Dave Dombrowski is familar with him.
Much like Pedroia and Price, Dombrowksi has come across Kinsler before. The executive traded for Kinsler when he was general manager of the Tigers, prying him from the Rangers in exchange for Prince Fielder. The move would prove a fruitful one for the second baseman — who earned his fourth All-Star nod in 2014 and won his first Gold Glove two years later.
However, at the time of the trade, Kinsler was none too happy with Texas general manager Jon Daniels. He described his former boss as a “sleazeball” whose power struggle with Nolan Ryan would eventually bring the organization to its knees. Kinsler certainly wasn’t wishing the Rangers well in their next campaign.
“To be honest with you, I hope they go 0-162,” he said. “I got friends, and I love my friends, but I hope they lose their ass.”
Although the vast majority of his irritation was saved for the team he left behind, Kinsler did not spare Dombrowski. The Tigers general manager had been quoted doling out praise for his new signing, but with the caveat that Kinsler was “not known for his outstanding range.”
Instead of focusing on the compliments, Kinsler saw another opportunity to prove his doubters wrong.
“I want to prove Dombrowski wrong,” he said. “I want to surprise you. I’m going to impress you with my range.”
Kinsler represents an upgrade for the Sox at the plate and in the field.
Although Kinsler struggled at the outset of this season, his production picked up in July. He hit .320 with an .860 OPS during the month, which leaves him at .239 and .710 — with 13 home runs and 32 RBIs — on the year.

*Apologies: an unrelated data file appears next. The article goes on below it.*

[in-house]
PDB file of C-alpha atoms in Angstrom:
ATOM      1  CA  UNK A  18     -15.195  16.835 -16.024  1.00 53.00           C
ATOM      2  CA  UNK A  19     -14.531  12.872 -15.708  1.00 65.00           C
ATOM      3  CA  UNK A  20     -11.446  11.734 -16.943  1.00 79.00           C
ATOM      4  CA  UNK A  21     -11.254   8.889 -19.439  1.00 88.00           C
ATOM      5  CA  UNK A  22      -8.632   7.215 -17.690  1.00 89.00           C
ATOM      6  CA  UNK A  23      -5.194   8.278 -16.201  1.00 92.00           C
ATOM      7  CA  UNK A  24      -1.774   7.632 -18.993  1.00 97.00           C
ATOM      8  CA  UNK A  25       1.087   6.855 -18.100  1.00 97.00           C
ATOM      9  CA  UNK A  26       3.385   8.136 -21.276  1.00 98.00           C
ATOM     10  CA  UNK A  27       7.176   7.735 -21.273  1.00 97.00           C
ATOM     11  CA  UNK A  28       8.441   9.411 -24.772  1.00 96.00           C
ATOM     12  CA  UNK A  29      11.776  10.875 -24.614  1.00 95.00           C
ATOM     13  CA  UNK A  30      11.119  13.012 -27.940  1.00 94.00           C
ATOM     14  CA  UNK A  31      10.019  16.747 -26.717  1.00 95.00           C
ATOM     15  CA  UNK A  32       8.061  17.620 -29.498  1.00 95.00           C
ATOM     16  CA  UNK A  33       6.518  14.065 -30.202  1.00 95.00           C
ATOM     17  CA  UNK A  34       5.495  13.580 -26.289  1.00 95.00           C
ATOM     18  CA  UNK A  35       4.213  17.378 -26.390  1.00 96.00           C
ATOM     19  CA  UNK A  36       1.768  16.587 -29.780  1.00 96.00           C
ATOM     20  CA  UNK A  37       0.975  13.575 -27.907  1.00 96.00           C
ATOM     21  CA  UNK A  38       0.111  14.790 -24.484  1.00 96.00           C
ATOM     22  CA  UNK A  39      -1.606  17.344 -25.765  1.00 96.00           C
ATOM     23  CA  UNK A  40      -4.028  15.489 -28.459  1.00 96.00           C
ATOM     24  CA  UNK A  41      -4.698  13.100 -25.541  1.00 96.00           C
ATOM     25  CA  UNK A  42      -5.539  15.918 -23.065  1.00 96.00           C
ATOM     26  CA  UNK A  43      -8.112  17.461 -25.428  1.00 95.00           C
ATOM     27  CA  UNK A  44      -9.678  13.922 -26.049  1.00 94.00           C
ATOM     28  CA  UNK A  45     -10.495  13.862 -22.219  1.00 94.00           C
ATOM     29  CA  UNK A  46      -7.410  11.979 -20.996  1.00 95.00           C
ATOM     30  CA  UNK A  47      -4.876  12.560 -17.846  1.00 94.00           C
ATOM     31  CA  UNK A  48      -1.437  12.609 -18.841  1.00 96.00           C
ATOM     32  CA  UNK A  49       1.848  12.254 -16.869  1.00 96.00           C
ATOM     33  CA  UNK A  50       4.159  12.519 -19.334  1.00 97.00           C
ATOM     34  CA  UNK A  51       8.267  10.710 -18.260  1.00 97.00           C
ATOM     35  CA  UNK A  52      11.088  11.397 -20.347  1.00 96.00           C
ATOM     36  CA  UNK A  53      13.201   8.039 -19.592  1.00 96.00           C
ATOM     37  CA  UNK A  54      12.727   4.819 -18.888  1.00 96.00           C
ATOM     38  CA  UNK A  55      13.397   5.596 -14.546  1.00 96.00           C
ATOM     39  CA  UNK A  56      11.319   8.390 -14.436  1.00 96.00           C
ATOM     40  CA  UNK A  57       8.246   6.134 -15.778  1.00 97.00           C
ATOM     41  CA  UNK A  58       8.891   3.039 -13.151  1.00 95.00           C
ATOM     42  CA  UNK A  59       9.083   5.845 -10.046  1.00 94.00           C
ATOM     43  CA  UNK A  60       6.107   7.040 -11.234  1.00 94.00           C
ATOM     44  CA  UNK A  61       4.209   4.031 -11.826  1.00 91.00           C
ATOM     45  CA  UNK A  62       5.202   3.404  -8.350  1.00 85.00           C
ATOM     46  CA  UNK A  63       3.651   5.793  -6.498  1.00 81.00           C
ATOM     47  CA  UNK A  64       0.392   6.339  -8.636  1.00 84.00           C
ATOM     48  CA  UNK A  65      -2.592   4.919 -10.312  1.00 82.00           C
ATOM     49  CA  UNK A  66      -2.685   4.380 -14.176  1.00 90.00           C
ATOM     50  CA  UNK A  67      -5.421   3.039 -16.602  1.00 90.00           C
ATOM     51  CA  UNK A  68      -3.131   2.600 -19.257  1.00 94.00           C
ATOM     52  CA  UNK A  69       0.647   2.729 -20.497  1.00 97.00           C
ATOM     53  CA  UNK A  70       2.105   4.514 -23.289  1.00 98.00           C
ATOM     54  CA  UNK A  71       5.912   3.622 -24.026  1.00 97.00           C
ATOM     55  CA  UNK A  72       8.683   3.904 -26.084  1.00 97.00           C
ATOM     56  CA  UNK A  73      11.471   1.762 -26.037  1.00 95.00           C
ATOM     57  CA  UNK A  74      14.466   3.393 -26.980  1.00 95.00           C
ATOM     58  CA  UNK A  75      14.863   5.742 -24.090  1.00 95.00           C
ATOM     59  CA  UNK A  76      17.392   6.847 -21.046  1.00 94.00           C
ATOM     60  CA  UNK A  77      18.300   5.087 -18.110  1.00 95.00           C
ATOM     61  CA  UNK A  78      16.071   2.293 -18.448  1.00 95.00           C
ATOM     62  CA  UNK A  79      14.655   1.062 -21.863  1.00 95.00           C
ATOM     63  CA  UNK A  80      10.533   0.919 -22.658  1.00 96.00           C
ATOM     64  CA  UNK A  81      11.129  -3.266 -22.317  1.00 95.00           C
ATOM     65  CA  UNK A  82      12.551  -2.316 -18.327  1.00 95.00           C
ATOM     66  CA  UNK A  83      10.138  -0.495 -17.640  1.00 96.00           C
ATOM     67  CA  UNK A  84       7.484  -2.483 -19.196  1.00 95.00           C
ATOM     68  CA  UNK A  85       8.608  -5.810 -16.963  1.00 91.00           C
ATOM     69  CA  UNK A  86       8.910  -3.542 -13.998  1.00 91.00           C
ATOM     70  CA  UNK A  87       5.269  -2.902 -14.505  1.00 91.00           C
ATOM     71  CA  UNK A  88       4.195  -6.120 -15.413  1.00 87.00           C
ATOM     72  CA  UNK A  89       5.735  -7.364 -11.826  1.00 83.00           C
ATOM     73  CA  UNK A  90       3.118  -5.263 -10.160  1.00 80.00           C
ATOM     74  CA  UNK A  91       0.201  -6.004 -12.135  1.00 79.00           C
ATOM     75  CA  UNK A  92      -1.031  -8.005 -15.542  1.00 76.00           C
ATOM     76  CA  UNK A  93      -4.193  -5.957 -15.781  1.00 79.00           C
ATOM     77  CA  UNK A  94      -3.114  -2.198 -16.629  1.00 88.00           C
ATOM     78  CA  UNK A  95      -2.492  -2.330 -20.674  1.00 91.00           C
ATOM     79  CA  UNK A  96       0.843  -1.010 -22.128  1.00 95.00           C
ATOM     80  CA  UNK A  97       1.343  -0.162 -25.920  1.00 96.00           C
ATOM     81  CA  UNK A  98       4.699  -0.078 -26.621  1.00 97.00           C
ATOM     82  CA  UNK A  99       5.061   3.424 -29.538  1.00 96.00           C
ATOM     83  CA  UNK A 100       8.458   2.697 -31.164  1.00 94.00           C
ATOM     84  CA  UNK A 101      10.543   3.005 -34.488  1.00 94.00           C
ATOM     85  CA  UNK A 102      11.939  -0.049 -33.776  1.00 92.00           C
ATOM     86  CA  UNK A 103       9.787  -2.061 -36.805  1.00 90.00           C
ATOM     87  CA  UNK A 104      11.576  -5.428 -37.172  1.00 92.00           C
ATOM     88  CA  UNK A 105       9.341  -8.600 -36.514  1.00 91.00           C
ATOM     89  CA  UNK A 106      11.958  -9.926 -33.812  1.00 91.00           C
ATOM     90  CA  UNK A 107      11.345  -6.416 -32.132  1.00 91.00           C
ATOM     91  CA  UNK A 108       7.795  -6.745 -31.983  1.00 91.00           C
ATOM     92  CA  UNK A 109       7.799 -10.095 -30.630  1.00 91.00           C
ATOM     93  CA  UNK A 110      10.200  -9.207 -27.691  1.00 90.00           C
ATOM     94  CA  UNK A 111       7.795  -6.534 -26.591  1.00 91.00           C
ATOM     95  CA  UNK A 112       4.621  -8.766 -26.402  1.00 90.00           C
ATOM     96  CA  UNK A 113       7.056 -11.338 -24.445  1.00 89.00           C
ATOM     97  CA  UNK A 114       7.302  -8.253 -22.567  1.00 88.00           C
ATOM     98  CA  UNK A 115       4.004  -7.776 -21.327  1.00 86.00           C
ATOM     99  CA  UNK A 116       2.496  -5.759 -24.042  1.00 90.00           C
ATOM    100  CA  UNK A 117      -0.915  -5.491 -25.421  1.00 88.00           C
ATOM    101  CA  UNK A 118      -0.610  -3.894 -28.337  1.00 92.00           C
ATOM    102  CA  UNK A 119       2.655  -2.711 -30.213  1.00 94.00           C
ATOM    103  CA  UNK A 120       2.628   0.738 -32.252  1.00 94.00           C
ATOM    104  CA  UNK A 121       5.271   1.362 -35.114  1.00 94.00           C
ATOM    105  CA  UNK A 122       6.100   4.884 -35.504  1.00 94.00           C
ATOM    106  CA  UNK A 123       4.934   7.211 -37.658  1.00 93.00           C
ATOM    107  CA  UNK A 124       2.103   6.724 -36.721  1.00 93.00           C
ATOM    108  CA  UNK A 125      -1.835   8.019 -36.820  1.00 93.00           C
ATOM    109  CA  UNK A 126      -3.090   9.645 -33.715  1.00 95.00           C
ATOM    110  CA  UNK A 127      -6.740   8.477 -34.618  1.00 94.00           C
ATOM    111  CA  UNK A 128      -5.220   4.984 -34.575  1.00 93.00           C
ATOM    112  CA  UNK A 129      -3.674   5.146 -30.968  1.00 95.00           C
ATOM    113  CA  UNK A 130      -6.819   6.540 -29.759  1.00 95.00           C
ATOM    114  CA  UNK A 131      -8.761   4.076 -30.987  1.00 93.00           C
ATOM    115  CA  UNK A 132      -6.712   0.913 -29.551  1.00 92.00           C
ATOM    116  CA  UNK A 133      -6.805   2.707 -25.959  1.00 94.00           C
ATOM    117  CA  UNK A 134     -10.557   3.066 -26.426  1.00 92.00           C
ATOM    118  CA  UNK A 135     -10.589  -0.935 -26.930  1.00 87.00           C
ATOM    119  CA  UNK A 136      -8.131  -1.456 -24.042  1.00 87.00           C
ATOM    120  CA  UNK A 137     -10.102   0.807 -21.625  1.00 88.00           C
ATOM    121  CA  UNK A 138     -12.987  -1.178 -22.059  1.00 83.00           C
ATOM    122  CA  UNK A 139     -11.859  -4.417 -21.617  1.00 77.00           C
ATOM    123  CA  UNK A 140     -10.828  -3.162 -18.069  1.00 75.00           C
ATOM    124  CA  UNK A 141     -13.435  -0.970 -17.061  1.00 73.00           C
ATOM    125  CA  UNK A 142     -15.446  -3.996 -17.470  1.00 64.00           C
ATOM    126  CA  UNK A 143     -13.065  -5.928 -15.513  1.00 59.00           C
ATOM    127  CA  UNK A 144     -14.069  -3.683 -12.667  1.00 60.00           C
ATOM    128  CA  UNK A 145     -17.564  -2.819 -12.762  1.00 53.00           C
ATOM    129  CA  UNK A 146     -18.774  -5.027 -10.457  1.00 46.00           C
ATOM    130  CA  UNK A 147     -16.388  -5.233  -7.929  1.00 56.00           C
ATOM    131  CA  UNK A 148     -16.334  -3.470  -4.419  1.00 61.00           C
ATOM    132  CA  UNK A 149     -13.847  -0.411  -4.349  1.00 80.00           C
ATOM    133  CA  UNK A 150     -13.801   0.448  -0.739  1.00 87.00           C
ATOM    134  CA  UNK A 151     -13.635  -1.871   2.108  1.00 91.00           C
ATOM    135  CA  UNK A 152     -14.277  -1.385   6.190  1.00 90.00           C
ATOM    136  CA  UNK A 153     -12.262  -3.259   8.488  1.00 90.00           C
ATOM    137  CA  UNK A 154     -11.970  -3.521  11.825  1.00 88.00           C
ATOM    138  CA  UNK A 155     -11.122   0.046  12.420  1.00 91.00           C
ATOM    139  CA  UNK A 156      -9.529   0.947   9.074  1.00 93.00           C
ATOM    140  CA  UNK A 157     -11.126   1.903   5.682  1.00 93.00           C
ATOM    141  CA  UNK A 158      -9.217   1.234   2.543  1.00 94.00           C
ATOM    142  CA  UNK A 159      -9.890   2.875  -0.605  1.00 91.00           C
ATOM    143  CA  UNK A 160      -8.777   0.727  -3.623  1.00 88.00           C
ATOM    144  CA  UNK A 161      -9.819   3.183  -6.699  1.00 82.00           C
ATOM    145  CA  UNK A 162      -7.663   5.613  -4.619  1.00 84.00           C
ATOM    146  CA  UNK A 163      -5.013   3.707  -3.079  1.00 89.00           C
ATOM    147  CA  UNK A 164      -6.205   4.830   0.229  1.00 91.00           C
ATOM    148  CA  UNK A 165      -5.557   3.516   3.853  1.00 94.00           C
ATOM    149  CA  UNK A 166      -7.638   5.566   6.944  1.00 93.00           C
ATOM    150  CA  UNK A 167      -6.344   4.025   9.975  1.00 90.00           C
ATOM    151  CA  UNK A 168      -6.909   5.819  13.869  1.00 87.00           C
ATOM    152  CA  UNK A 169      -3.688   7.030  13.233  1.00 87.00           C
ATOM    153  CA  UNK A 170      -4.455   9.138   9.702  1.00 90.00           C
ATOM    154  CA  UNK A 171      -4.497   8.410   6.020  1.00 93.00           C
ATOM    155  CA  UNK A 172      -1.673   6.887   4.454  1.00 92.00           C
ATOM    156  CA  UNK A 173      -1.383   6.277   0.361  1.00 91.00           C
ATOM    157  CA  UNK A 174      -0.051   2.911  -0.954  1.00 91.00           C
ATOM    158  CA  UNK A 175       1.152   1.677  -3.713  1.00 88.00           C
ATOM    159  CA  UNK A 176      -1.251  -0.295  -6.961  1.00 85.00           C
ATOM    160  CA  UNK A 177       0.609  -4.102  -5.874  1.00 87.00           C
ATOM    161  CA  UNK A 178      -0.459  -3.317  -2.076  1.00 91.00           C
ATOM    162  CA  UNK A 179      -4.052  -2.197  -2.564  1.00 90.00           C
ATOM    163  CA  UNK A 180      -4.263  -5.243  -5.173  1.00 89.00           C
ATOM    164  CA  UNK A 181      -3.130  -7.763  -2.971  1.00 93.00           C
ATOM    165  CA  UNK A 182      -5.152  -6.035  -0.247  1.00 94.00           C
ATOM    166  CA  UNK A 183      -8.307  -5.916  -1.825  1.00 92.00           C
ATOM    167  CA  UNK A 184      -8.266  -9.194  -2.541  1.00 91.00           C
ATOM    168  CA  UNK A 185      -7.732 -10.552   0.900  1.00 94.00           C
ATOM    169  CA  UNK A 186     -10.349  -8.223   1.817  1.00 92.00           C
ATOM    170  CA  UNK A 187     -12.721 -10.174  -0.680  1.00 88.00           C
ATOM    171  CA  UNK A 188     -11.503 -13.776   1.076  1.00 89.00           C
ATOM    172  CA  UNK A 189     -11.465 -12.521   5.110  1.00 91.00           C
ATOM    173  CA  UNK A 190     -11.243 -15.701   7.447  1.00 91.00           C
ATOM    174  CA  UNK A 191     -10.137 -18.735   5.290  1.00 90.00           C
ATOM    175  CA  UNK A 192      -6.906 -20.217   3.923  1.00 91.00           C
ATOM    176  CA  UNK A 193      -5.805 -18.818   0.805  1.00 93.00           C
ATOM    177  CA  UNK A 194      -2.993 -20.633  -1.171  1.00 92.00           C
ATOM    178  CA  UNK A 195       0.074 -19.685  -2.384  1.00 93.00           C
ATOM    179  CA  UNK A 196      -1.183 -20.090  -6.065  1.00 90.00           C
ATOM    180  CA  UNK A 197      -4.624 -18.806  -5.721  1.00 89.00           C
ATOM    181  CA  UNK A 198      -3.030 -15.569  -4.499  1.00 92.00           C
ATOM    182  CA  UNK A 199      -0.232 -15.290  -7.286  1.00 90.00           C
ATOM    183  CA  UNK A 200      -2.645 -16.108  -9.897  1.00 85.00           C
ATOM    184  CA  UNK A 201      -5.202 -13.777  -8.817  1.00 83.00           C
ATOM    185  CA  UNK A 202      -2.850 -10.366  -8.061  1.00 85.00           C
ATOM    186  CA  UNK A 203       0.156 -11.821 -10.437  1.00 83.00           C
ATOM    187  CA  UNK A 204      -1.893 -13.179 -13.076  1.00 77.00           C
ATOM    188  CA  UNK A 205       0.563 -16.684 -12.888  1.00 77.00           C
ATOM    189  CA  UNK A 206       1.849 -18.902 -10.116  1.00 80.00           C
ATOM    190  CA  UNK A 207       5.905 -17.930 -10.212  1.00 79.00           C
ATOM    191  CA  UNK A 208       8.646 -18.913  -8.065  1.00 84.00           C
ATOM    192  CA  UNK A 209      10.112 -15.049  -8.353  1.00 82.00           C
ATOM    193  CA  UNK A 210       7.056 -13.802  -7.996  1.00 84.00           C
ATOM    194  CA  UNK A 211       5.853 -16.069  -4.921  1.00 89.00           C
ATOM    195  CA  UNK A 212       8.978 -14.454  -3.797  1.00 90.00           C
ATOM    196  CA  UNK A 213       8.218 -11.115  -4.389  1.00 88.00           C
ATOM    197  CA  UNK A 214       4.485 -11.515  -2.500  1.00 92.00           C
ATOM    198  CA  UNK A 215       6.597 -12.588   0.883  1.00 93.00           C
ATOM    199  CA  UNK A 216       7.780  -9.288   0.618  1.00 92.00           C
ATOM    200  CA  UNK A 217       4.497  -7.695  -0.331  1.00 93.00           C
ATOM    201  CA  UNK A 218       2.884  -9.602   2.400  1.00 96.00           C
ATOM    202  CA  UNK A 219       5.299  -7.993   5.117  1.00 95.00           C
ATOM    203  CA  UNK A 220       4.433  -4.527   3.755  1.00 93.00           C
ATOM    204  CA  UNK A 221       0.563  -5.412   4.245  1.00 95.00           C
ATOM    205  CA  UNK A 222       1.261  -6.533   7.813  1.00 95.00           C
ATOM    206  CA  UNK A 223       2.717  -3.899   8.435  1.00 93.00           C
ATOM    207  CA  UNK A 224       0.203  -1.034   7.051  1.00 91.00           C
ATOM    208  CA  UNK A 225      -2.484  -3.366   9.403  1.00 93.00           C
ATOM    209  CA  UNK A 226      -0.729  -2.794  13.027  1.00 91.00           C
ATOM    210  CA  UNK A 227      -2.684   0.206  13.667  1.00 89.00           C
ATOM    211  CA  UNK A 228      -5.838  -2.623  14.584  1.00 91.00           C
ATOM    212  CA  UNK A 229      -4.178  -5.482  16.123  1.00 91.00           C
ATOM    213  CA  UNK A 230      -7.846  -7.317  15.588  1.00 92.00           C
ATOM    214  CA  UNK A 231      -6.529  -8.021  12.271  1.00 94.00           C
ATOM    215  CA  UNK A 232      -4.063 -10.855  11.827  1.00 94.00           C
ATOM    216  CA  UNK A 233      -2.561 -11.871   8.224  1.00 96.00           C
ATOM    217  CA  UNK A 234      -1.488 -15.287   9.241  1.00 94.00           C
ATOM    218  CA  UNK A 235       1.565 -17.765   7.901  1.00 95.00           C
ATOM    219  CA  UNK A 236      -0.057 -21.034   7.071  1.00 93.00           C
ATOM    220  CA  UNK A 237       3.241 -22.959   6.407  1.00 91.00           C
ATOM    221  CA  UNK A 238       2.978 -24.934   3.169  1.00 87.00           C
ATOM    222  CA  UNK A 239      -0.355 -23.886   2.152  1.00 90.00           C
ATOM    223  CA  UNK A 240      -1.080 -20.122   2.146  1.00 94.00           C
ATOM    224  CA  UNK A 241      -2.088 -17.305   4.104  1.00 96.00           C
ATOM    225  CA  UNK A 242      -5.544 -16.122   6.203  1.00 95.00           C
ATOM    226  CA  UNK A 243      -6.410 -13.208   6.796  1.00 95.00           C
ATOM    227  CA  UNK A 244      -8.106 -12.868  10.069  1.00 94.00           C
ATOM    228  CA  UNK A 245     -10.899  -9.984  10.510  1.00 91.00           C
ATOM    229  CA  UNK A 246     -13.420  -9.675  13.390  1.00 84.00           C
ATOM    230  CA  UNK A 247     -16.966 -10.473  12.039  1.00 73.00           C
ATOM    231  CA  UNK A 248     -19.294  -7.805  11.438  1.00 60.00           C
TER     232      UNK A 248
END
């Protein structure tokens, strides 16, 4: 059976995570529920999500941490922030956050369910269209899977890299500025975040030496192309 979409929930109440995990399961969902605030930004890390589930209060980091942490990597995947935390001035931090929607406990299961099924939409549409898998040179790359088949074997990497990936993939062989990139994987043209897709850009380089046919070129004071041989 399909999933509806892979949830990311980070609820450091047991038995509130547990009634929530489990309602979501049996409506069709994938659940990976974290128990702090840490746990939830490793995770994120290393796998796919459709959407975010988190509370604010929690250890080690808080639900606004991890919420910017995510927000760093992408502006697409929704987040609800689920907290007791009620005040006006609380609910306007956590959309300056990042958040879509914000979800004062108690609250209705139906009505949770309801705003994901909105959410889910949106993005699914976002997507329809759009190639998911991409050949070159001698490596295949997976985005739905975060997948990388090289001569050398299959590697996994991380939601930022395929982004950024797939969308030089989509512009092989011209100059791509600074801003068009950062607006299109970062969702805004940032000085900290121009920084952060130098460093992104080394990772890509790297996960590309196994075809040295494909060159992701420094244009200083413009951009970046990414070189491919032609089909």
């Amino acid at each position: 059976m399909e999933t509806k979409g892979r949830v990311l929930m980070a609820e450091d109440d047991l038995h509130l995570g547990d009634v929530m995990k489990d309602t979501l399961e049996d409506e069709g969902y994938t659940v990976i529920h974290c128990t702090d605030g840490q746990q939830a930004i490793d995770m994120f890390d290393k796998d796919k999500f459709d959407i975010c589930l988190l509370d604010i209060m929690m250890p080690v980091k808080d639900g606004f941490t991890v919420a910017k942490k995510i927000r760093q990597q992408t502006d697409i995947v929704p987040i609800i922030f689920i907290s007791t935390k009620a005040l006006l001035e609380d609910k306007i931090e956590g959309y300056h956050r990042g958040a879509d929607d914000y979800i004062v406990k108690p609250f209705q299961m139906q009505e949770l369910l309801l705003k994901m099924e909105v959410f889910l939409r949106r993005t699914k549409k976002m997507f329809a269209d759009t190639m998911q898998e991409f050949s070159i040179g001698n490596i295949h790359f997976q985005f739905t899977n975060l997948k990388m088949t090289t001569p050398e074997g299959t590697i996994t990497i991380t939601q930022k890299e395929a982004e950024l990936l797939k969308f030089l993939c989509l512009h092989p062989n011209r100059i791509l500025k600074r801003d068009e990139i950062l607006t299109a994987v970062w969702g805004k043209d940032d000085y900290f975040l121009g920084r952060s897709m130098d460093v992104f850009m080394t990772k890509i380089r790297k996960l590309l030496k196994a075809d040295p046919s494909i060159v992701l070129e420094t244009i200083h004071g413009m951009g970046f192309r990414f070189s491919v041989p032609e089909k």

As Alex Speier broke down, Kinsler stacks up well against the players he is set to replace. The Eduardo Nunez – Brock Holt platoon has a slightly better batting average than him so far, but his power and patient approach at the plate give him the edge in slugging percentage. Those offensive stats could receive a helpful nudge north once Kinsler moves into his new digs. Fenway Park suits a righthanded pull hitter to a tee.
— Red Sox Stats (@redsoxstats) July 31, 2018
Kinsler has a proven track record in the postseason as well, which will be crucial for a Red Sox team with October ambitions. In 37 career playoff games, he’s batting .291 with a .848 OPS and 20 RBIs.
Defensively, Kinsler’s advantage over Boston’s other second-base options is more pronounced. He’s been in the running for Golden Glove awards throughout his 13-year MLB career, winning one in 2014 and finishing as a finalist last season. This season, FanGraphs reports Kinsler has 9.3 defensive runs saved — second-most at the position across the league.
As Dombrowski put it, “Even though he’s in his mid-30s, he moves very well at second base. One of the best metrics in the American League. So we think it puts us in a solid position defensively at second base.”
Kinsler’s major-league debut came against Curt Schilling and the Red Sox.
In Ian Kinsler’s first major league at-bat, he singled to right off Curt Schilling on Opening Day.
“The crowd was full; I had the butterflies going, so to get that hit was huge,” Kinsler said at the time. “The family was in town. I think that was a good thing because it got me locked in. To go out there and face one of the best pitchers of all time, you’ve got to be locked in. It’s your first game, your first big league experience — it was unbelievable to face that guy.”